## GalSim¶

See http://galsim-developers.github.io/GalSim for information about GalSim and how it is used. As discussed above, the great3Sims package supplies an epoch catalog for each subfield, as well as a matching yaml file which feeds the galaxy parameters to GalSim. The result is a gridded image of galaxies which can be used to make galaxy postage stamps.

The epoch catalog is named epoch_catalog-nnn-m.fits, with nnn the ordinal number of the subfield, and m the epoch (always 0 in our tests). GalSim creates a matching image-nnn-m.fits with a 96x96 pixel image for each galaxy in the sample.

## Creating the Phosim PSF Library:¶

PhoSim (version 3.4.2) is a ray tracing simulator which is used create images of galaxies and stars. This simulator has a description of the LSST telescope and camera, and will create simulated images with distortions due to variations in the atmosphere and optics. Please see https://confluence.lsstcorp.org/pages/viewpage.action?pageId=4129126 for a description of this software.

We used PhoSim to create stellar images scattered at random over the LSST focal plane. The LSST focal plane is divided into 21 rafts with 9 sensors per raft. To create a library of PSF images, 10000 positions were selected at random and PhoSim was instructed to create a stellar image at each position. After removing unusable stars (those which did not fall fully on any particular sensor, or which were close to another star), between 7000 and 8000 usable stellar images remained for each PSF library.

PSF libraries were created for “raw” seeing values of 0.5, 0.7, and 0.9 arcseconds through LSST filters f2 and f3 (r and i). The measured FWHM for these stellar images is actually somewhat worse after all the simulated distortions are applied.

Most of the tests during this cycle were run using the f2_0.7 or f3_0.7 libraries.

## Processing Framework¶

The goal of the framework is to compare the results of some shape measurement plugin with the known shear values which stored in the epoch catalog. The algorithm must be housed in an lsst.meas.base measurement plugin, and it must produce either measure ellipticity, or some other value (e.g., second moments) which can be used to calculate ellipticity.

Our tests in this study were with the CModel algorithm with PSF modelling using ShapeletPsfApprox. The way in which these measurements are run is described in the galaxy_shear_experiments README.

# Shear Bias Analysis¶

We model shear bias as a combination of multiplicative bias (m) and additive bias (c)

gi = mi * g’i + ci

where g = (g1,g2) is the true shear and g’ = (g‘1, g‘2) is the measured shear.

To estimate these values, we perform a linear regression of applied shear vs. measured shear for both shear components.

The individual points are for each of the 200 subfields: g1 values are shown in red, and g2 in blue. The g1 regression line is in black to make it visible on the plot.

In this example, the regression lines lie very close to each other, with the measured shear multiplicatively biased by about +50%. The intercepts deviate from zero by 7e-4 and 2e-4 respectively.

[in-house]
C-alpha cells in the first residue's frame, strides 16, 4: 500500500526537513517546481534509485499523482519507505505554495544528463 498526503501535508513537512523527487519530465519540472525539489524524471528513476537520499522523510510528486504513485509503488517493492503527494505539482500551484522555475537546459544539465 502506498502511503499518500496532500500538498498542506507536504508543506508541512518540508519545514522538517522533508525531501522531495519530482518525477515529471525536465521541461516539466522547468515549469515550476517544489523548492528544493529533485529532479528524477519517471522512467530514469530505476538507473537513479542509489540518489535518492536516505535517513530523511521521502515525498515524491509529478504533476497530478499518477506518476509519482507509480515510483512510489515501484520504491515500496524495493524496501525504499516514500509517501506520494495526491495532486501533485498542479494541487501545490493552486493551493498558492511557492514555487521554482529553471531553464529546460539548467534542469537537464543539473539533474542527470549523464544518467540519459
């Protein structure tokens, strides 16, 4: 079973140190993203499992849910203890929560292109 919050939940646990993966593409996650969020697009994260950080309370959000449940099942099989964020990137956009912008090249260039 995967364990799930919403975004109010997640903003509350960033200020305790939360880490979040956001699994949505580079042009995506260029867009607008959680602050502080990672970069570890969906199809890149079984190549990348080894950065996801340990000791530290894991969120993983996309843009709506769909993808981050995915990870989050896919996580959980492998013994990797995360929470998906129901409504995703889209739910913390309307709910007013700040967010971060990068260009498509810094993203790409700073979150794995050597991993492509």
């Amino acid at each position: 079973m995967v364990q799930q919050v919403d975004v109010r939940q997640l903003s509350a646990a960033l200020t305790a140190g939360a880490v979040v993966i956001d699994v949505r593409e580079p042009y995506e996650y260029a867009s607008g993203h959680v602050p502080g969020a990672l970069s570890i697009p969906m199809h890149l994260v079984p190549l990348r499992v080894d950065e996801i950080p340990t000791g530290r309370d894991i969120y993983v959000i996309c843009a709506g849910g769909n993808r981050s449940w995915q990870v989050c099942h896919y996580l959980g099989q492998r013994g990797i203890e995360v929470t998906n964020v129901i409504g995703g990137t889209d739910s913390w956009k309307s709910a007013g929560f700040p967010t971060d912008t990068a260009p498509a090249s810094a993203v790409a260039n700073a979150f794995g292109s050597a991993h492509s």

Of the 10000 galaxies in each subfield, a small percentage could not be measured due to fatal measurement errors.

## Comparison of Shear Bias for Different Algorithms¶

To see how different algorithms measure up, we plot their shear biases against each other. The plot shown below is a comparison of different parameterizations of the ShapeletPsfApprox (SPA) algorithm. Here, we compare a high order fit of the PSF (3773) against three lower order fits: SingleGaussian, DoubleGaussian, and Full. These are the predefined SPA parameterizations, and will be described in more detail later in this document.

Note that the errorbars are shown in this graph, but are very small compared to the range of shear biases produced by these algorithms.

## Error Estimation¶

The errors in the shape bias were based on the difference between the measured and applied shear in each subfield. We calculated our errors in two ways. One was to use error estimators from each subfield to analytically determine the errors in the shear bias values. The other was to use a bootstrap technique to see how the regression values actually varied within resampled distributions.

In our test, we ran only one simulation for each test. Running 10 or even 20 samples of the same size and measuring the variation between samples would have been a useful technique for more accurately estimating the errors, and should be done in the future.

### 1. Maximum Likelihood¶

If (e1,e2) is the measure of the galaxy ellipticity and (g1,g2) is the applied shear, the deviation of (e1-g1,e2-g2) from (0,0) is a measure of the error. Of course, this measurement is dominated by shape noise, so we average over an subfields which contain large number of galaxies with the same applied shear.

Since the regression to determine m1, c1, m2 and c2 uses as its data the (e1avg, e2avg) vs. (g1, g2), we can use the errors in e1avg and e2avg to determine the errors in the regression values. See William H. Press, Numerical Recipes, 3rd edition, section 15.2 for a description of this calculation.

### 2. Bootstrap Estimation¶

We did not entirely trust the approach under (1), so we used bootstrap resampling to produce different resampled populations of galaxies from our single set of 2 million galaxies. This allowed us to do the shear bias calculation multiple times and observe the variation in the shear parameters on these different populations. The great3sims subfields are actually 5000 galaxy pairs, not 10000 independent galaxies, so we actually resampled in pairs.

The bootstrap method consistently gives an error which is larger than the analytic approach by a factor of 2.1-2.3.